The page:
The international environmental group Greenpeace is blocking a ship carrying palm oil from leaving a port on Indonesia's Sumatra island. Their goal is to highlight the environmental damage caused by palm oil plantations ahead of a global climate change conference taking place in Bali next month. VOA's Nancy-Amelia Collins in Jakarta has more.
Greenpeace's Rainbow Warrior ship is blocking a tanker carrying palm oil from leaving the port of Dumai, in Riau province on Indonesia's Sumatra island.
Riau province is home to one-quarter of Indonesia's palm oil plantations and has a huge amount of peatlands that are rich in carbon.
The peatlands are drained and burned to make way for palm oil plantations - sending huge amounts of carbon dioxide into the atmosphere and contributing to global warming. This helps make Indonesia the world's third largest carbon emitter after the United States and China.
Sue Conner, Greenpeace's international forest campaigner spoke to VOA from aboard the Rainbow Warrior.
"We're highlighting the issue of how a product of palm oil is driving forest destruction and climate change," she said. "And we're coming up to the meeting in Bali, the Kyoto meeting, and we are putting out a call internationally to raise the issue that forest destruction and deforestation has got to stop because it has such a huge impact on the global climate."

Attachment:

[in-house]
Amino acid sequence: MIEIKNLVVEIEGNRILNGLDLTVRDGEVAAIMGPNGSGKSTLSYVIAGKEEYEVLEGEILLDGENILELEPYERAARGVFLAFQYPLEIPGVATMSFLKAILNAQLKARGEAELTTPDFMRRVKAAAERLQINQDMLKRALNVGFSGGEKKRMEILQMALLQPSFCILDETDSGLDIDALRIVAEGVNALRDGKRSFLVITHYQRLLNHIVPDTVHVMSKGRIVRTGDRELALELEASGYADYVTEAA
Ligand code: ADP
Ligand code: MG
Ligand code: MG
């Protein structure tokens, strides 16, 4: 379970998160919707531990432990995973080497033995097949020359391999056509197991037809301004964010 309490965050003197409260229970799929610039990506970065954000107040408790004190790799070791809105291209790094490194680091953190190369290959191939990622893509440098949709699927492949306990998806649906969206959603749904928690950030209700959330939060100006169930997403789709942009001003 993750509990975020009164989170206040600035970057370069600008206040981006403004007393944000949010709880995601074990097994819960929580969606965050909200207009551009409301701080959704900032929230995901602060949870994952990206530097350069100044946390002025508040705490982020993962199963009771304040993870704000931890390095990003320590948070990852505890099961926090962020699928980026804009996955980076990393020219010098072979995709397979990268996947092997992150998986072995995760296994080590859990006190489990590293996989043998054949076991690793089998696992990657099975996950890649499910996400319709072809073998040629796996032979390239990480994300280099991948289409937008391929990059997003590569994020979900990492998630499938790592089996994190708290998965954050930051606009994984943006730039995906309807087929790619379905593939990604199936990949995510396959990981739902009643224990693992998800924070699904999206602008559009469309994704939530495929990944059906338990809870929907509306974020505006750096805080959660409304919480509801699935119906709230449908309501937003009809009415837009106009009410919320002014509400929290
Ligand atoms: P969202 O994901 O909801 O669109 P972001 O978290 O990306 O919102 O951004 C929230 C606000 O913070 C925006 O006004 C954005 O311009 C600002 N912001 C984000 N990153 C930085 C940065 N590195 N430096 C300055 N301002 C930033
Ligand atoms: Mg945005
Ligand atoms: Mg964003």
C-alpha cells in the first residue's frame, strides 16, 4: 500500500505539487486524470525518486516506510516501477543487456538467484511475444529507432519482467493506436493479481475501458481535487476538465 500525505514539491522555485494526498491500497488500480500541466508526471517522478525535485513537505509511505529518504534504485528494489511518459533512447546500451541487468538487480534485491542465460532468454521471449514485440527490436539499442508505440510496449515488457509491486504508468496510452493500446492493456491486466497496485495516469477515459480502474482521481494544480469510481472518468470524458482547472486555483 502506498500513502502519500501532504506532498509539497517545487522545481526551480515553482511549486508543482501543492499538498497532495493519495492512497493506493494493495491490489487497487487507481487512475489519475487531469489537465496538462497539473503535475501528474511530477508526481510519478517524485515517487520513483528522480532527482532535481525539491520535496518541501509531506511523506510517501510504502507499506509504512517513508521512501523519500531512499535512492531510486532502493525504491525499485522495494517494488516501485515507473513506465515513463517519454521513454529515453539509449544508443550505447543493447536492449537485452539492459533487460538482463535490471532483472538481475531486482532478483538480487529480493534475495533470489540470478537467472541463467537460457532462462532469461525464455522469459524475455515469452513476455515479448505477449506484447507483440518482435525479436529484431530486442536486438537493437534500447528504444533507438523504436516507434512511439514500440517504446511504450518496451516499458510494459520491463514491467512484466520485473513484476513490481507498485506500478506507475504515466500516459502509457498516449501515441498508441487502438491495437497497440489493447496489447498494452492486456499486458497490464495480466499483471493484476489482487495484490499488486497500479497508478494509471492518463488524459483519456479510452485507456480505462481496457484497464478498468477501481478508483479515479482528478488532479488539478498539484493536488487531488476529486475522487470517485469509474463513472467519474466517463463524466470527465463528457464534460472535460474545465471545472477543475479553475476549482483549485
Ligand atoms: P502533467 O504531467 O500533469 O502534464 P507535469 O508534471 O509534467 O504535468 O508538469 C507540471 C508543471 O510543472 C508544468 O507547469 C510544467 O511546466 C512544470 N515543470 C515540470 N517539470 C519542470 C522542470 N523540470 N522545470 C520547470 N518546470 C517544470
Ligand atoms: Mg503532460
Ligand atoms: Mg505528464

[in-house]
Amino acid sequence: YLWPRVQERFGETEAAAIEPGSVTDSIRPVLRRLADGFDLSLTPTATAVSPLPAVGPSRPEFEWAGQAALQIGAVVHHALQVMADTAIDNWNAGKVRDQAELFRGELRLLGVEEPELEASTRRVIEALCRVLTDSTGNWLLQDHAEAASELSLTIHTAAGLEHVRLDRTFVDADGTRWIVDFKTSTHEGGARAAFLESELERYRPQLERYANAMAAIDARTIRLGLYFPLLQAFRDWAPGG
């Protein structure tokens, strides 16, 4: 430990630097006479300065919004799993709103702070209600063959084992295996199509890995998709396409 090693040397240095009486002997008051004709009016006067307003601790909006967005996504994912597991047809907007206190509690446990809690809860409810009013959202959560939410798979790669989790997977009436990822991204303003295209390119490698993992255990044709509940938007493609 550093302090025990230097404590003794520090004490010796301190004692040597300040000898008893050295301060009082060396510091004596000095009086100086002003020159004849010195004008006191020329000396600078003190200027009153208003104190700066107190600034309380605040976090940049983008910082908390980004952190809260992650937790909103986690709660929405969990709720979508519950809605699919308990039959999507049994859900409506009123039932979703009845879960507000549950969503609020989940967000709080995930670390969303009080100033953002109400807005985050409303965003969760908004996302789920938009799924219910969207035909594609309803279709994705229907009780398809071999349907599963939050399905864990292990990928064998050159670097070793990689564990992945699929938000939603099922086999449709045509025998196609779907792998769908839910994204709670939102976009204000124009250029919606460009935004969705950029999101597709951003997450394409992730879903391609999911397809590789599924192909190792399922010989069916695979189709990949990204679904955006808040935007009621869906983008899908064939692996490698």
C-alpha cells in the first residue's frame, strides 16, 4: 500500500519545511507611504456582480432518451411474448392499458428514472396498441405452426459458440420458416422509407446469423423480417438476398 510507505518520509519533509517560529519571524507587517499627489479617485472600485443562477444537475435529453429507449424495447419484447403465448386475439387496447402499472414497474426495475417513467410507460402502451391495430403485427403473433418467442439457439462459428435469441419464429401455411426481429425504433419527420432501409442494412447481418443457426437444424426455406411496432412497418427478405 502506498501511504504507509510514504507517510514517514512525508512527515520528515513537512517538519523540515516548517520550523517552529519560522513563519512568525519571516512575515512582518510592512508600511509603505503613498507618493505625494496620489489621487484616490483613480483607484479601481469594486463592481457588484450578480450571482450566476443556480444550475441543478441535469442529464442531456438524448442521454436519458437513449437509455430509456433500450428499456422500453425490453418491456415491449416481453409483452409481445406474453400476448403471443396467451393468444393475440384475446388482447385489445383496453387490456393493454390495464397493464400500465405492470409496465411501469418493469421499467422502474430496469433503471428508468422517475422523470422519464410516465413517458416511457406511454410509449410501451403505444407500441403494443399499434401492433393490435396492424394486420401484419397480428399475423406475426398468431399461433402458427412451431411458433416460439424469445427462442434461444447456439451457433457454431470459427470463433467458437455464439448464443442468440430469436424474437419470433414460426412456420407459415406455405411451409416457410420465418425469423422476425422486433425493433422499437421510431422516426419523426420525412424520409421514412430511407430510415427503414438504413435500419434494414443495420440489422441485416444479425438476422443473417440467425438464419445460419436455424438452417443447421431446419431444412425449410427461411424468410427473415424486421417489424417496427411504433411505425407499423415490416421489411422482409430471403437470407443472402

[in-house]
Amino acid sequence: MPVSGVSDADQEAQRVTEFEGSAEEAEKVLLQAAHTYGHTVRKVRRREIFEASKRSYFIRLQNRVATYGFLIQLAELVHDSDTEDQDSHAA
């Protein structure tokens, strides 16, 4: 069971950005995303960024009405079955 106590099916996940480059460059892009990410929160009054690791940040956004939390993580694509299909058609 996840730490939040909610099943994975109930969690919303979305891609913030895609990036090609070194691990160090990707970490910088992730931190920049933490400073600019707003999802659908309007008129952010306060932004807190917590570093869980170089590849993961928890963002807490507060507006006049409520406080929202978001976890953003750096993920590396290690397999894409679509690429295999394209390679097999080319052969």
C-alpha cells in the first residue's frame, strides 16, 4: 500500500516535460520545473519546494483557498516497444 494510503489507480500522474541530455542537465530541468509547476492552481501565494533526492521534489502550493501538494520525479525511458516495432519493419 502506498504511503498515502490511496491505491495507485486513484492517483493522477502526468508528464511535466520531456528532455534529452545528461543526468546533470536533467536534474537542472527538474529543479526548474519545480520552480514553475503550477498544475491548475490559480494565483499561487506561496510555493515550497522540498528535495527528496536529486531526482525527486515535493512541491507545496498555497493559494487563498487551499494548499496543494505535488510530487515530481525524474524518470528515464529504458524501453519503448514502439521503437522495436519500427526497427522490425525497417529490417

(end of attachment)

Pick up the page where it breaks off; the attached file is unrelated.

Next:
An international environmental conference will be held on the Indonesian island of Bali in December. Representatives of more than 180 countries will be considering progress on the implementation of the Kyoto Protocol on climate change.
Palm oil plantations are expanding rapidly in Indonesia. Global demand for the oil is increasing because it is seen as an alternative to fossil fuels. But environmentalists say it is also driving the rapid destruction of Indonesia's dwindling rainforests.
Palm oil is used in numerous food products and consumer goods. Conner says companies that use palm oil should make sure where it is coming from.
"Huge multinational companies like Unilever, Proctor and Gamble, and Nestle are buying from companies where the palm oil in that supply chain is coming from forest and peatland destruction," she said. "What we are asking big companies to do is to agree to support a moratorium on palm oil coming from forest destruction and peatland destruction."
The blockaded ship, the MT Westama, is trying to take around 30,000 tons of palm oil to India.